Chip Taylor Communications

Subject: Staff Development

Profiles in Education Series

Profiles of important people and programs committed to making public education better. Programs available on 5 individual DVDs, Digital Streaming Files or Videos; also in a 5-Disc Set. For pricing call in US: 800.876.2447/Intl. 603.434.9262 or e-mail Click for more

Nobody Told Me The Road Would Be Easy

Nobody Told Me The Road Would Be Easy

George Foster Peabody Award Winners: Carol Marin and Don Moseley
"Highly Recommended. This absorbing documentary offers a year-long look at the engaging students and driven teachers at Manley Career Academy on the West Side of Chicago and provides hope a real-life counterpoint to the portrait of inner-city education." -Chicago Tribune
"Highly Recommended. Showing this documentary gave a real "voice" to my suburban students, and it showed them that committed individuals like Lila Leff are able to change the world - or at least their corner of it." -Riley Love, Downers Grove High School
"Highly Recommended. An intriguing, well-told storyline on subjects to which my students can easily relate. I know the images and stories will stay with them far beyond the end of our class." -Saya Hillman, Farragut High School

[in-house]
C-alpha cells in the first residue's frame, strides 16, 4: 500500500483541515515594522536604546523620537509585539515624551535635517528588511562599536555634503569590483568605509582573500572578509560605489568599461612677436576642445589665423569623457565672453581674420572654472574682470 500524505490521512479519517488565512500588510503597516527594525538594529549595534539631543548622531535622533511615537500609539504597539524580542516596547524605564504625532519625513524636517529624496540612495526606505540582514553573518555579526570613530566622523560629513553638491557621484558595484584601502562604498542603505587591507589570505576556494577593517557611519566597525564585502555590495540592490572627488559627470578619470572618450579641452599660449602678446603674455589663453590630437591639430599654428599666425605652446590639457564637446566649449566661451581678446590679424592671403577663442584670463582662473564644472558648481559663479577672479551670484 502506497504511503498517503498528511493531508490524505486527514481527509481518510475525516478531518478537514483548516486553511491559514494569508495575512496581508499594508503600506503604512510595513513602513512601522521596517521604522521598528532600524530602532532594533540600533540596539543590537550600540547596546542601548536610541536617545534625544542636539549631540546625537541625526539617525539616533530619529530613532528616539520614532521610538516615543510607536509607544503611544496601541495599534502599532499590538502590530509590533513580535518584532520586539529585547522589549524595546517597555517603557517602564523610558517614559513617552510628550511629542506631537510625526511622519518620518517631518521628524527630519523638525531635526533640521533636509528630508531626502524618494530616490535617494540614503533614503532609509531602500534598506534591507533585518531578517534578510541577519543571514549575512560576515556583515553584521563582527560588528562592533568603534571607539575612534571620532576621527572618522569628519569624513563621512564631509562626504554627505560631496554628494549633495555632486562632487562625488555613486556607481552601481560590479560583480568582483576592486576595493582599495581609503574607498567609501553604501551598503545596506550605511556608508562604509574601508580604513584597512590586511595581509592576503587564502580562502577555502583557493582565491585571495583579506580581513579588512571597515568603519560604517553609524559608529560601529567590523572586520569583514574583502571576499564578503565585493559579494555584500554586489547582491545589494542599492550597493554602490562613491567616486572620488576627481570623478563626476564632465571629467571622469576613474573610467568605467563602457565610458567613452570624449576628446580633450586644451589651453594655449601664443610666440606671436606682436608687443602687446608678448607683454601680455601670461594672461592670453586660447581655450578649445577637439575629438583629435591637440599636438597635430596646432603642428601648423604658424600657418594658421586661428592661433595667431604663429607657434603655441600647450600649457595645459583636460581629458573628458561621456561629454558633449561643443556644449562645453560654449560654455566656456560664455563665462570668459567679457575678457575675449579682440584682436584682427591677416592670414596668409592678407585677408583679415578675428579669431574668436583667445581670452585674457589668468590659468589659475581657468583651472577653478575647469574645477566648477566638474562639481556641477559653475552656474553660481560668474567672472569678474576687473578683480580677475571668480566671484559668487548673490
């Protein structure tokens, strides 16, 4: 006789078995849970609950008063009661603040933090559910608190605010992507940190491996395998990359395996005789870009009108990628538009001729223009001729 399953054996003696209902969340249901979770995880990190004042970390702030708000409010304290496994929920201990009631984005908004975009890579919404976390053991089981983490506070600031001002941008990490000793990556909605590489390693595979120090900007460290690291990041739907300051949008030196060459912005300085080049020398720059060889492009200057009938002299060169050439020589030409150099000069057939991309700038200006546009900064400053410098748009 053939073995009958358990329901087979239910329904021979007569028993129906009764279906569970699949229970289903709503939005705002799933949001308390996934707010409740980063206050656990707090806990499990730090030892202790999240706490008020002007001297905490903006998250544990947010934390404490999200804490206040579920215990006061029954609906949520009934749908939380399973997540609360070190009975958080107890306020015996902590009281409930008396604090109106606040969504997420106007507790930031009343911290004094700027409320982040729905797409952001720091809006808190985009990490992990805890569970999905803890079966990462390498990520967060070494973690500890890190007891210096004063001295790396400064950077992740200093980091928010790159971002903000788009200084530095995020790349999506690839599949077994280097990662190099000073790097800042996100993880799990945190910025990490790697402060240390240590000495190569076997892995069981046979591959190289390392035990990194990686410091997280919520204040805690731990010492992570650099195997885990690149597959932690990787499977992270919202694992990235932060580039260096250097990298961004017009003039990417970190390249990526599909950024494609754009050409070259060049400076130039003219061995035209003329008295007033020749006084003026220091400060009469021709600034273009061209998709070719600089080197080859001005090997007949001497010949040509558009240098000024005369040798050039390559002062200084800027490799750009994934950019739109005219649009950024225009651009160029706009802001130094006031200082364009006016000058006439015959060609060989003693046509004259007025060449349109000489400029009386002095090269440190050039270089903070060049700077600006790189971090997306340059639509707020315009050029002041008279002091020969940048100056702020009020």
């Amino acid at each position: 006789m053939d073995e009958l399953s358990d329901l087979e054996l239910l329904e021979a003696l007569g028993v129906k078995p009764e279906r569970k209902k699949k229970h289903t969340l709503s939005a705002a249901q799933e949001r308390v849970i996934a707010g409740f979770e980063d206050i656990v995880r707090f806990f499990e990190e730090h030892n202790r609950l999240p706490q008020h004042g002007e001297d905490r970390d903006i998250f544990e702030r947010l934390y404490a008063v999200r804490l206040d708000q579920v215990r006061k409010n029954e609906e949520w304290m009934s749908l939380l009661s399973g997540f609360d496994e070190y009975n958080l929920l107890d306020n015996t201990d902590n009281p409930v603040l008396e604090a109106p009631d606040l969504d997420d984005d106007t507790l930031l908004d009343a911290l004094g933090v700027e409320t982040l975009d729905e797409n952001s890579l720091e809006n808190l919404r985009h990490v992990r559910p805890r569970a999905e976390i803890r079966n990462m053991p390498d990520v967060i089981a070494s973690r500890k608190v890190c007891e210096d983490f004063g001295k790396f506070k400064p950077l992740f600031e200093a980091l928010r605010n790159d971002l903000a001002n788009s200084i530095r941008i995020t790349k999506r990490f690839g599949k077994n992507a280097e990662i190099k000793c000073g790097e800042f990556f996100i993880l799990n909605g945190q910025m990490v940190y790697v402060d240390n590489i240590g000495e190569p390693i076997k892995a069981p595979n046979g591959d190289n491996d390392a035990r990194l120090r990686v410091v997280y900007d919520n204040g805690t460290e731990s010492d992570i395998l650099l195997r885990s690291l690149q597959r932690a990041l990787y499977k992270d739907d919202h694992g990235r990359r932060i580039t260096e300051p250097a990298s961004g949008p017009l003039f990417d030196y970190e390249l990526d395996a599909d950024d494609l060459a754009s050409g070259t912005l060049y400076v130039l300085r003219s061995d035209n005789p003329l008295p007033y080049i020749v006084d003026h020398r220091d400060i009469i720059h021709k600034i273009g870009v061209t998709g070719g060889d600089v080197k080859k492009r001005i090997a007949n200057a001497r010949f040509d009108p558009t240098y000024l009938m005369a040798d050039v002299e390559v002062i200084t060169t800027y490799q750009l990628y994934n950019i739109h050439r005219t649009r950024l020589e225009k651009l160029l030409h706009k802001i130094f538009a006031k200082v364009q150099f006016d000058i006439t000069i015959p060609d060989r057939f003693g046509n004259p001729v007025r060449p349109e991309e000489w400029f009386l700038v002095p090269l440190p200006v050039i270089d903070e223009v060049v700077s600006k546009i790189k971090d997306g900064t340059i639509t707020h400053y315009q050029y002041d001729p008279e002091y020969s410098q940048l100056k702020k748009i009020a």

How does an inner-city high school, located in an area beset with gangs, guns and drugs, go from sending less than 10% of its students to college to sending more than 70% in just six years? This is the true and inspirational story of how that happened. Emmy-award winning producers Carol Marin and Don Moseley took an entire year in order to tell how Dr. Katherine Flanagan, principal at the Manley Career Academy High School in Chicago, opened the doors of her school to a native New Yorker named Lila Leff, who, against the toughest of odds, together started the Umoja Student Development Corporation, to provide academic activities for students before, during and after school, as well as college and career development, to help alter the course of the lives of a majority of students who attended Manley. Hosted and reported by Ms. Marin, a member of the Chicago Journalism Hall of Fame, here we see the story of struggle and success, not only through the eyes of students, but also through the lives of Dr. Flanagan and Ms. Leff, who each had to overcome personal battles to get to where they are today. Produced by the DePaul Documentary Project. 2008 SCA 45 min.

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